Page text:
Private sector workers (excluding farmworkers) got a measly 8-cent average hourly raise in July, adding up to an average pay of $27.98 an hour. Workers’ wages only grew about 1.6 percent in the past year, after adjusting for inflation.

While that’s faster than wages have been growing since the recession started in 2007, it’s still a pathetic amount compared to the sky-high payouts corporate CEOs are getting.

But raising wages will only do so much to ease the labor shortage. Businesses will need to hire more foreign workers too.

The US economy needs more low-skilled immigrants

The new labor market data shows a lot of unfilled jobs that require college degrees — about 1 million in the professional business service sector. But there are even more open jobs that don’t require that much education.

These are the kinds of jobs that low-skilled immigrants, often from Latin America, have long helped fill. But Trump’s restrictions on immigration threaten to make the labor shortage worse. Since taking office, his administration has tried to scale back nearly every avenue of legal immigration, ignoring the high demand for unskilled immigrant workers, even though he employs undocumented workers at his own golf clubs.

Trump’s most recent immigration proposal would revamp the current legal immigration system, which currently prioritizes immigrants with family ties to the US. The new green card system would instead favor immigrants with high levels of education, English-language fluency, and professional skills. Most of the green cards would go to immigrants under a point system that ranks applicants based on certain criteria, such as professional skills, education level, age, and English fluency. So Trump would like to make it even harder for unskilled immigrants to come to the US.

In 2017, the Wall Street Journal’s editorial board warned Trump that his restrictions on immigration could hurt the economy.

“If President Trump wants employers to produce and build more in America, the US will need to improve education and skills in manufacturing and IT. But the economy will also need more foreign workers, and better guest worker programs to bring them in legally,” the publication said in March 2017.

Darrell West, a Brookings expert on technology and public policy, pointed out in 2013 that the US economy would suffer if Congress didn’t overhaul the immigration system:

America’s immigration system is not designed for today’s economy, and remains largely unchanged since 1965. In fact, of the approximately one million green cards given out by the US in 2011, around 139,000 (or 13 percent) were given out for economic reasons, a number far too small to meet the needs of the world’s largest economy.

Providing more work visas for skilled and unskilled immigrants seems like an obvious solution to ease the labor shortage. But it’s also the solution Trump seems least inclined to take.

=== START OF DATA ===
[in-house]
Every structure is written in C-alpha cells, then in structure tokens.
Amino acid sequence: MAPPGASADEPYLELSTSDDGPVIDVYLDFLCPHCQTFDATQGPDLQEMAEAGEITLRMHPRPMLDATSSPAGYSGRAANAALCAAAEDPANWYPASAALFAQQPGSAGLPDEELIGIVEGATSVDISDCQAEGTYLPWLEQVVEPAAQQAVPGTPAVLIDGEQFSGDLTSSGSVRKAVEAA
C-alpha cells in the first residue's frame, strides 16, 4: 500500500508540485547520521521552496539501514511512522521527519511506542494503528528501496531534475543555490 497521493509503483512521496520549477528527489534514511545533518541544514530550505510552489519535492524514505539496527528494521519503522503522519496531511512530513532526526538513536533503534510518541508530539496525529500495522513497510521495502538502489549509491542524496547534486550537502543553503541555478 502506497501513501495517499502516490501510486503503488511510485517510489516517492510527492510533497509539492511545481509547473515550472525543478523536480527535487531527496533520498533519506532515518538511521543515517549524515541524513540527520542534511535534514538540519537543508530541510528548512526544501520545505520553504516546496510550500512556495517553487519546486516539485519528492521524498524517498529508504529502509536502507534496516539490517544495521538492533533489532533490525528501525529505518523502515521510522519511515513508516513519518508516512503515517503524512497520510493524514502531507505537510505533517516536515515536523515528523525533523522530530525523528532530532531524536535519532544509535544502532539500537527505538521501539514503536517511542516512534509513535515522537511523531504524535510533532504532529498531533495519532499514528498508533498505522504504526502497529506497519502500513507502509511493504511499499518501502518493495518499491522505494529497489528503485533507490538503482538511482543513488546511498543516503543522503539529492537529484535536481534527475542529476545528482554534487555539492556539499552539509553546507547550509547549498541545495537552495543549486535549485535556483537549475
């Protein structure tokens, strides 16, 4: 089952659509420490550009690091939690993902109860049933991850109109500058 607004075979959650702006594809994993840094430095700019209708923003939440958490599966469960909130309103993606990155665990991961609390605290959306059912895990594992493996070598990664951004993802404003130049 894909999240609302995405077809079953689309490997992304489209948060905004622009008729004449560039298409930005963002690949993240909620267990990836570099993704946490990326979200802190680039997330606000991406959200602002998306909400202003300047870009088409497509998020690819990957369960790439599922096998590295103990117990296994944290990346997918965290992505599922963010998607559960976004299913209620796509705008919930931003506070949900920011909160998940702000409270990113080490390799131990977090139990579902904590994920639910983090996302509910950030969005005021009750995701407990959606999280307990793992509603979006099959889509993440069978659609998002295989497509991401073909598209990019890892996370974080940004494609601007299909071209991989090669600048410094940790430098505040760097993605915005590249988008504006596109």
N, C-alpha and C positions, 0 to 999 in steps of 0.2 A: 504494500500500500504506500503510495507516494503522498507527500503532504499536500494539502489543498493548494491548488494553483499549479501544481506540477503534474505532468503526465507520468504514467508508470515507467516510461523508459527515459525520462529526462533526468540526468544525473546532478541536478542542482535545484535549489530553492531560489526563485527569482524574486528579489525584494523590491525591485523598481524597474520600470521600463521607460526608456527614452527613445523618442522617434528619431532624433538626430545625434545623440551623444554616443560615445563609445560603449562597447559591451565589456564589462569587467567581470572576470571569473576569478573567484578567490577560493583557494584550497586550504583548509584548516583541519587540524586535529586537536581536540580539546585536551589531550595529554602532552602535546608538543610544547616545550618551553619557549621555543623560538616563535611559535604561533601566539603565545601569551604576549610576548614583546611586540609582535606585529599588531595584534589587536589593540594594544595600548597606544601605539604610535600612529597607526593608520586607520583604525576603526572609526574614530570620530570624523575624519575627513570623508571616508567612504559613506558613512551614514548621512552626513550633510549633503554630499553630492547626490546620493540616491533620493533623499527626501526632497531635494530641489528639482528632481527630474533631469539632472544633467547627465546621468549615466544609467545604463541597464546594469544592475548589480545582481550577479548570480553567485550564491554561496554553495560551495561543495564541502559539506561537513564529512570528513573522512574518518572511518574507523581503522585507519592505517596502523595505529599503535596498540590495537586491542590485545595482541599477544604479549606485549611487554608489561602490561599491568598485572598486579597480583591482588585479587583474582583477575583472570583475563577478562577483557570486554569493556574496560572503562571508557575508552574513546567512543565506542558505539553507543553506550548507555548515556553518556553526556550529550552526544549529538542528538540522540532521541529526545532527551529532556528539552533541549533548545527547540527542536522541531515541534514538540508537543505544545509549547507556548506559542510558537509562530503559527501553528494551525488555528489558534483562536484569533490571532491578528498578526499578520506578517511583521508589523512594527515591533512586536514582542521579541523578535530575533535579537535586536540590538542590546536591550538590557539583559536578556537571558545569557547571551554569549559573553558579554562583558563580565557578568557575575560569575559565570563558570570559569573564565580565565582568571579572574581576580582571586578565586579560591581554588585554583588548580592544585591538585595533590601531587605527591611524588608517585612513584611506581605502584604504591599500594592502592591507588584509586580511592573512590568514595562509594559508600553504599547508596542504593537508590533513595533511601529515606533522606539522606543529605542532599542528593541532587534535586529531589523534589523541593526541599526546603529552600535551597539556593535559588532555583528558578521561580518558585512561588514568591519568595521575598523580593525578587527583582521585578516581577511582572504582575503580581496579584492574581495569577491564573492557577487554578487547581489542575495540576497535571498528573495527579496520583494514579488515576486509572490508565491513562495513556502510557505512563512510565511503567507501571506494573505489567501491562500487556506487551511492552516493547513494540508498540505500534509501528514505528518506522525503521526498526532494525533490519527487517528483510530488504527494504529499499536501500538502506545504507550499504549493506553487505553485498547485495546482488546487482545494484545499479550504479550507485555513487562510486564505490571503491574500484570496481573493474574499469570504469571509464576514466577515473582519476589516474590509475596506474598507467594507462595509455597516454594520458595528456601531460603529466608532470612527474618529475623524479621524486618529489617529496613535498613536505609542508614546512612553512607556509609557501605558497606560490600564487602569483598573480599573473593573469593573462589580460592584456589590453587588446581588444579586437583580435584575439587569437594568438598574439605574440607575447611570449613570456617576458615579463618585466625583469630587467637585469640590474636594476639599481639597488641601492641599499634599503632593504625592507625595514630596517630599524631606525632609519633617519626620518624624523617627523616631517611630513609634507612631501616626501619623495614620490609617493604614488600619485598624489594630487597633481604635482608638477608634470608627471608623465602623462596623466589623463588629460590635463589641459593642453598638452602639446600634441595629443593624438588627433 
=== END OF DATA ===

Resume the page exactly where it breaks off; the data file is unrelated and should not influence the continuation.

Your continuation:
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SOURCES:

Vox.com – https://www.vox.com/2019/8/12/20801941/us-labor-shortage-workers-quit

BLS.gov – https://www.bls.gov/news.release/jolts.nr0.htm

The Conference Board – https://www.conference-board.org/press/pressdetail.cfm?pressid=7622

Pew Research – http://www.pewresearch.org/fact-tank/2018/08/07/for-most-us-workers-real-wages-have-barely-budged-for-decades/

NPR – https://www.npr.org/2018/10/26/660489729/will-headwinds-appear-in-u-s-economic-growth-benchmark

Vox.com – https://www.vox.com/policy-and-politics/2018/8/16/17693198/ceo-pay-gap-income-inequality

The Wall Street Journal – https://www.wsj.com/articles/americas-growing-labor-shortage-1490829265?mg=prod/accounts-wsj

Governance Studies at Brookings – https://www.brookings.edu/wp-content/uploads/2016/06/West_Paradox-of-Worker-Shortages.pdf

Austin’s 2017 Outlook

According to the Austin American Statesman, Austin’s economy in 2017 will still be strong, but will face some challenges. Here are a few highlights:

  • The annual rate of job creation in November dropped to a seasonally adjusted 2.1 percent, according to the Federal Reserve Bank of Dallas.
  • Oil and gas prices are increasing, and the private sector continues its growth.
  • Consolidations and potential acquisitions will hit the semiconductor industry.
  • Venture Capitalists have slowed down. They still have the money; they are just waiting on the right valuations to make their investments.
  • Start-ups could become acquisition targets. And, out-of-state companies will continue to seek Austin for their talent pool and lower cost of living.
  • Personal tech is evolving. Moving beyond Apple and Android to augmented reality like Pokemon Go, Skills (voice activated apps) like the Amazon Echo, and chatbots, intelligent agents working through Facebook and Messenger.
  • The Austin real estate market has been a bright shining star for the housing markets across the U.S. Of late we have seen a small decline in housing, due in part to a slower job growth. See the Texas A&M Real Estate Center’s take on this.
  • Retail and restaurant openings will continue to be on the rise.

The Federal Reserve Bank of Dallas released its Austin Economic Indicators report January 5th. According to the report job growth continues to lead in Austin over Texas and the U.S. and unemployment is still down at a low 3.0 percent. Although growth has slowed from Austin-typical fast-paced growth, we still are looking forward to a strong 2017.

The Austin American Statesman covers the full story here.

SOURCES:
http://www.mystatesman.com/business/austin-economy-2017-still-strong-but-facing-some-challenges/IR4qyVWATLQLDF5ZsXUfdI/
https://www.recenter.tamu.edu/news/newstalk-texas/?Item=15536